Dr. Ian Graham
Dr. Stefanos Karampelas
Dr. Panagiotis Voudouris
Dr. Vasilios Melfos
Guest Editors

Manuscript Submission Information

Manuscripts should be submitted online at www.mdpi.com by registering and logging in to this website. Once you are registered, click here to go to the submission form. Manuscripts can be submitted until the deadline. All papers will be peer-reviewed. Accepted papers will be published continuously in the journal (as soon as accepted) and will be listed together on the special issue website. Research articles, review articles as well as short communications are invited. For planned papers, a title and short abstract (about 100 words) can be sent to the Editorial Office for announcement on this website.

Submitted manuscripts should not have been published previously, nor be under consideration for publication elsewhere (except conference proceedings papers). All manuscripts are thoroughly refereed through a single-blind peer-review process. A guide for authors and other relevant information for submission of manuscripts is available on the Instructions for Authors page. Minerals is an international peer-reviewed open access monthly journal published by MDPI.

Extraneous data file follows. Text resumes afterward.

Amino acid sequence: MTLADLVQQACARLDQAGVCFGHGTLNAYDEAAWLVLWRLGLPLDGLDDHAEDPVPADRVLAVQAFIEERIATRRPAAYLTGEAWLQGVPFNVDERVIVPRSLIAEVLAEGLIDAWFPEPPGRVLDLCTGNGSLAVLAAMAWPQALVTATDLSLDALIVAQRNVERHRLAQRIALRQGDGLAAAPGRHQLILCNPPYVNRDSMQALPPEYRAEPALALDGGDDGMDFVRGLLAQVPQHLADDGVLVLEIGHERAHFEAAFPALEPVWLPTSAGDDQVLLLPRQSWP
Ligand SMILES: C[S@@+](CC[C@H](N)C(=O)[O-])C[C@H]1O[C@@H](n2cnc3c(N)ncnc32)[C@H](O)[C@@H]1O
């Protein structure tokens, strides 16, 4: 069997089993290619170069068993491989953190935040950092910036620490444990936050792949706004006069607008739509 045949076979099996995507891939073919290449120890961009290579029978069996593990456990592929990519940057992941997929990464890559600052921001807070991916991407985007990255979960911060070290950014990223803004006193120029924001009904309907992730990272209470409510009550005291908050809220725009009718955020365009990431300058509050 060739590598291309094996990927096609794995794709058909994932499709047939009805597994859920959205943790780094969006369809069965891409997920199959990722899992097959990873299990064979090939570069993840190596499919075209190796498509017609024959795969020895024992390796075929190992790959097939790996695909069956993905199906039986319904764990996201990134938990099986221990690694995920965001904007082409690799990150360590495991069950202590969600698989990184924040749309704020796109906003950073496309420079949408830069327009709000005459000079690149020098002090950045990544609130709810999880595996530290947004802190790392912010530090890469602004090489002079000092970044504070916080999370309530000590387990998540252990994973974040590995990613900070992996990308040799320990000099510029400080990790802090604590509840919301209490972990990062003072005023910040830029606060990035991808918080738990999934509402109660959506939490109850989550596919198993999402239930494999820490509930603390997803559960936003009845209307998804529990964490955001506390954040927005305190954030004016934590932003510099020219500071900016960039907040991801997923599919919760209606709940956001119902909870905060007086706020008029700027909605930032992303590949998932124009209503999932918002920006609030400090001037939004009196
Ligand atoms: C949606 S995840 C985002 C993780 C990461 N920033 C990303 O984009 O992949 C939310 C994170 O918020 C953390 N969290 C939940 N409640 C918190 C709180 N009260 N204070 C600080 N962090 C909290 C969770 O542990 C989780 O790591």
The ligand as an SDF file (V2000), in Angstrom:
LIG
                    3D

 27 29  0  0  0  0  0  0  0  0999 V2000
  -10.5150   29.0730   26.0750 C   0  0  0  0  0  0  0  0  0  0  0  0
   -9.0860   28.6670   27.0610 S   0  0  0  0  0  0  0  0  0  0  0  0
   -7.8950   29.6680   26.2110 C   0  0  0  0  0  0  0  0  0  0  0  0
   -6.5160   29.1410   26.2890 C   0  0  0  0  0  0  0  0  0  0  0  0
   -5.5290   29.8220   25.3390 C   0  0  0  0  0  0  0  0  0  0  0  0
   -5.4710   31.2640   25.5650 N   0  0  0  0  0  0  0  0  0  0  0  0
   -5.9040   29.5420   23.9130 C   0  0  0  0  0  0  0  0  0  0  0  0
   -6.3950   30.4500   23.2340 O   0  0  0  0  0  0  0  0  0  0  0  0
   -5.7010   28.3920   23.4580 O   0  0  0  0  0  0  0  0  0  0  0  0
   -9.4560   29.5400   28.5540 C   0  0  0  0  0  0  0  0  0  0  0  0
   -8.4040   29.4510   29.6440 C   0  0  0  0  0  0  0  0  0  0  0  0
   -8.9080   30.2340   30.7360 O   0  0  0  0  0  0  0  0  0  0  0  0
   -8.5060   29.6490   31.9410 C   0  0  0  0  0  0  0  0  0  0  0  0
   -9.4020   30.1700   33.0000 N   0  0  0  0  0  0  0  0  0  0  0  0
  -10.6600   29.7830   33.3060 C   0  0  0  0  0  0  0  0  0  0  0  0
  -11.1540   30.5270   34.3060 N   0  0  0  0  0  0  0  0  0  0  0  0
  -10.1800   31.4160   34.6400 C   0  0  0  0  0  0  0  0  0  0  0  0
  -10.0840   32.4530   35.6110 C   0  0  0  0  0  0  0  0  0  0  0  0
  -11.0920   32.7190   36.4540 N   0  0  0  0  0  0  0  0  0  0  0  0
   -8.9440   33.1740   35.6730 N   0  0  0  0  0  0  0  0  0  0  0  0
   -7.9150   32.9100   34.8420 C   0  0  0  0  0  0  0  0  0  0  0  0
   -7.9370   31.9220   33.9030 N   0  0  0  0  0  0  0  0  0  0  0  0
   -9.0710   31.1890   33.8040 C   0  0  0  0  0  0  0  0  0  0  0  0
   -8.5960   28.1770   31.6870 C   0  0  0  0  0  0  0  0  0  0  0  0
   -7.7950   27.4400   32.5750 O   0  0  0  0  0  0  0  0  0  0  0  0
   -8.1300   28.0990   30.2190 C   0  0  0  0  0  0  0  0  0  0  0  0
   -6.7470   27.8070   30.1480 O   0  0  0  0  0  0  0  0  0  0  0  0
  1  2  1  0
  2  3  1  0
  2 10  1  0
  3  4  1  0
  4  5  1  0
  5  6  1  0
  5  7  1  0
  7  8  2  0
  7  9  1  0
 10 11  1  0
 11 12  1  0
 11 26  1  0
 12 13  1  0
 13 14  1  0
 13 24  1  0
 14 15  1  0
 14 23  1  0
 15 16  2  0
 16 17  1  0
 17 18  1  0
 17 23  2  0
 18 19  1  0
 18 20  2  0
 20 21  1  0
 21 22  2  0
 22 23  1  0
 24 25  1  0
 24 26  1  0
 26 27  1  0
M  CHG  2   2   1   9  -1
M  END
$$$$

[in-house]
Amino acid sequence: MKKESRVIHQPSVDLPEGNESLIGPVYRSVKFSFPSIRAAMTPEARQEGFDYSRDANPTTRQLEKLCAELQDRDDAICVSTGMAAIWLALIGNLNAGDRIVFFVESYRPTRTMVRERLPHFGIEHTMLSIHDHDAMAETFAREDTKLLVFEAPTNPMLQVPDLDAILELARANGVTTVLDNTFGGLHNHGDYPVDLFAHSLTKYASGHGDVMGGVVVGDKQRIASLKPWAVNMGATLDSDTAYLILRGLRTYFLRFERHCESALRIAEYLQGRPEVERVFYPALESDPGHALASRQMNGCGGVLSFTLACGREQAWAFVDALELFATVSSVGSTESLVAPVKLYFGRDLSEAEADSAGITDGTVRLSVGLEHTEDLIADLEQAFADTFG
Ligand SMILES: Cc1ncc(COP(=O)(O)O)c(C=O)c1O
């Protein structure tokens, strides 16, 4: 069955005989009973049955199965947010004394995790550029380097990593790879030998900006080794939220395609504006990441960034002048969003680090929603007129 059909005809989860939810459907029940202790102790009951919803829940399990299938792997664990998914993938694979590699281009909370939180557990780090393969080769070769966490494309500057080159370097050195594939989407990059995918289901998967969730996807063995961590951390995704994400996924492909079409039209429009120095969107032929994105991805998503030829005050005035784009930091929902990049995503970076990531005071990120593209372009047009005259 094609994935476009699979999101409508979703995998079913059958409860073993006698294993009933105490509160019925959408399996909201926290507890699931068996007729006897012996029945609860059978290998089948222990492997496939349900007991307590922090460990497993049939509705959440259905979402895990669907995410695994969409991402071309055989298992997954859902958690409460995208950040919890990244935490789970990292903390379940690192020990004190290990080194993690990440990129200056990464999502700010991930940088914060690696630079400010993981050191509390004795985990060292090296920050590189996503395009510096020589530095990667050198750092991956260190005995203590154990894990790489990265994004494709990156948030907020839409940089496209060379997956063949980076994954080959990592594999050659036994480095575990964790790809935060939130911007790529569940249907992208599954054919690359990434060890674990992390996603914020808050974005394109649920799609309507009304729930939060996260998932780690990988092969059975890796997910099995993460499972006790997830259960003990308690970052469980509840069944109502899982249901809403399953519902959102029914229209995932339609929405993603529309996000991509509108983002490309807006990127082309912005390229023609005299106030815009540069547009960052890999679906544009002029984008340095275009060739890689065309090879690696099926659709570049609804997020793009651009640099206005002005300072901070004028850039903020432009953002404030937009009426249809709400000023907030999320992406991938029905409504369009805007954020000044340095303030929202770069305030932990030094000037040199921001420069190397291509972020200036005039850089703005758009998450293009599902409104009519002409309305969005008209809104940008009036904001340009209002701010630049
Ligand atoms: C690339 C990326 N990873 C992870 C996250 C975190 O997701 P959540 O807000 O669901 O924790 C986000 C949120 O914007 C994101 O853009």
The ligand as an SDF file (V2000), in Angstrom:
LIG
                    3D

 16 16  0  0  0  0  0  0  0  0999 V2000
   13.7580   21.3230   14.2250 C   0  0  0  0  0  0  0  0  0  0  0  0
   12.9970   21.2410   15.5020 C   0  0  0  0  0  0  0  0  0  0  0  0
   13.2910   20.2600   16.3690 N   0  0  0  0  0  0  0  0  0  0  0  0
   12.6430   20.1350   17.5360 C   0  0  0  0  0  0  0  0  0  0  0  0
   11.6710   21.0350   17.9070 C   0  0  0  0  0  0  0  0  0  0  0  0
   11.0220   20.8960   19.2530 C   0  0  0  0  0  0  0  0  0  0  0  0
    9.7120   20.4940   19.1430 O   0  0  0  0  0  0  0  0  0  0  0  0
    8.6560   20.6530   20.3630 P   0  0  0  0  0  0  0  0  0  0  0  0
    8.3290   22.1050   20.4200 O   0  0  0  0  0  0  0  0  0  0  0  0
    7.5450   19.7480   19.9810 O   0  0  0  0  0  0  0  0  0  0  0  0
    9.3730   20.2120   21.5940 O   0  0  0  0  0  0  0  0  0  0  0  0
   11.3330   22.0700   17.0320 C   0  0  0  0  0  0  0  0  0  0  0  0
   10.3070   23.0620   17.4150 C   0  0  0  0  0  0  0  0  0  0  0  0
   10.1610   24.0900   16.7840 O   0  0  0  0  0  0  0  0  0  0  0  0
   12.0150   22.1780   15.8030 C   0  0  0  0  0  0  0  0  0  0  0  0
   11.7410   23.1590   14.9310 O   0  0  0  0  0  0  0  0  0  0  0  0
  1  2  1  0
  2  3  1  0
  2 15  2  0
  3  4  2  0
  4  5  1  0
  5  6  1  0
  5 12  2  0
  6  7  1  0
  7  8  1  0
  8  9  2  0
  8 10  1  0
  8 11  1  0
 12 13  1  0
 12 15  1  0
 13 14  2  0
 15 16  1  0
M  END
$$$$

Please visit the Instructions for Authors page before submitting a manuscript. The Article Processing Charge (APC) for publication in this open access journal is 1200 CHF (Swiss Francs). Submitted papers should be well formatted and use good English. Authors may use MDPI's English editing service prior to publication or during author revisions.


  • gemology
  • mineralogy
  • petrology
  • geochemistry
  • spectroscopy

Published Papers (1 paper)

View options order results:
result details:
Displaying articles 1-1
Export citation of selected articles as:


Open AccessArticle Advances in Trace Element “Fingerprinting” of Gem Corundum, Ruby and Sapphire, Mogok Area, Myanmar
Minerals 2015, 5(1), 61-79; https://doi.org/10.3390/min5010061
Received: 26 June 2014 / Accepted: 10 December 2014 / Published: 30 December 2014
Cited by 7 | PDF Full-text (1183 KB) | HTML Full-text | XML Full-text